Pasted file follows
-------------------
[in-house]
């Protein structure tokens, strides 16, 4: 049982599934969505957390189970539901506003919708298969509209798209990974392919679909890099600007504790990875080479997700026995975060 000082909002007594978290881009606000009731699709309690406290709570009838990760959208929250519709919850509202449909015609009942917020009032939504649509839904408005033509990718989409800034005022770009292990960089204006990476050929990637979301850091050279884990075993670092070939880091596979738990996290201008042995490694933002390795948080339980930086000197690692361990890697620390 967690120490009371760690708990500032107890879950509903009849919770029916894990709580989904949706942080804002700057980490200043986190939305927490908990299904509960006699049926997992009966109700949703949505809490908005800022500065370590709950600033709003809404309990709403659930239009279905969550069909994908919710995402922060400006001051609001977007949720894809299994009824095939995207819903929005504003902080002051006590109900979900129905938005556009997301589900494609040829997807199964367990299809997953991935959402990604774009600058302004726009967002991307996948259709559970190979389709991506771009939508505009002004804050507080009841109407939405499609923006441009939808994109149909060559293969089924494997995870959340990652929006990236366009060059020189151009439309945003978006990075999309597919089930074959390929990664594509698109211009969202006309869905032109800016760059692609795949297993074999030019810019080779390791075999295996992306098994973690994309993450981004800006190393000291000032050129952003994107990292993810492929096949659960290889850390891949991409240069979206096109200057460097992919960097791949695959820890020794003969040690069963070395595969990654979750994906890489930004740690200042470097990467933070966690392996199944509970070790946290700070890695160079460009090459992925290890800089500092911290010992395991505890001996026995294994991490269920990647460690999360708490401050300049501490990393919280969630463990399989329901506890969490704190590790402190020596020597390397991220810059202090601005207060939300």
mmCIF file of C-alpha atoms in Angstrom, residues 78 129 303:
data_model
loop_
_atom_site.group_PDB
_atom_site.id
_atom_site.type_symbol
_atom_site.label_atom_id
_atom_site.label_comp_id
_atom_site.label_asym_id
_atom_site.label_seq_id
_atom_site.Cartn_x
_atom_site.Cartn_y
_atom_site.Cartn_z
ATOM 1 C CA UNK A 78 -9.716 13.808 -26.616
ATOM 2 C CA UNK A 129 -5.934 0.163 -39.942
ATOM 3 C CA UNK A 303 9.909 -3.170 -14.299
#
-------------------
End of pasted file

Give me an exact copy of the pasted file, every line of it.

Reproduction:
[in-house]
């Protein structure tokens, strides 16, 4: 049982599934969505957390189970539901506003919708298969509209798209990974392919679909890099600007504790990875080479997700026995975060 000082909002007594978290881009606000009731699709309690406290709570009838990760959208929250519709919850509202449909015609009942917020009032939504649509839904408005033509990718989409800034005022770009292990960089204006990476050929990637979301850091050279884990075993670092070939880091596979738990996290201008042995490694933002390795948080339980930086000197690692361990890697620390 967690120490009371760690708990500032107890879950509903009849919770029916894990709580989904949706942080804002700057980490200043986190939305927490908990299904509960006699049926997992009966109700949703949505809490908005800022500065370590709950600033709003809404309990709403659930239009279905969550069909994908919710995402922060400006001051609001977007949720894809299994009824095939995207819903929005504003902080002051006590109900979900129905938005556009997301589900494609040829997807199964367990299809997953991935959402990604774009600058302004726009967002991307996948259709559970190979389709991506771009939508505009002004804050507080009841109407939405499609923006441009939808994109149909060559293969089924494997995870959340990652929006990236366009060059020189151009439309945003978006990075999309597919089930074959390929990664594509698109211009969202006309869905032109800016760059692609795949297993074999030019810019080779390791075999295996992306098994973690994309993450981004800006190393000291000032050129952003994107990292993810492929096949659960290889850390891949991409240069979206096109200057460097992919960097791949695959820890020794003969040690069963070395595969990654979750994906890489930004740690200042470097990467933070966690392996199944509970070790946290700070890695160079460009090459992925290890800089500092911290010992395991505890001996026995294994991490269920990647460690999360708490401050300049501490990393919280969630463990399989329901506890969490704190590790402190020596020597390397991220810059202090601005207060939300």
mmCIF file of C-alpha atoms in Angstrom, residues 78 129 303:
data_model
loop_
_atom_site.group_PDB
_atom_site.id
_atom_site.type_symbol
_atom_site.label_atom_id
_atom_site.label_comp_id
_atom_site.label_asym_id
_atom_site.label_seq_id
_atom_site.Cartn_x
_atom_site.Cartn_y
_atom_site.Cartn_z
ATOM 1 C CA UNK A 78 -9.716 13.808 -26.616
ATOM 2 C CA UNK A 129 -5.934 0.163 -39.942
ATOM 3 C CA UNK A 303 9.909 -3.170 -14.299
#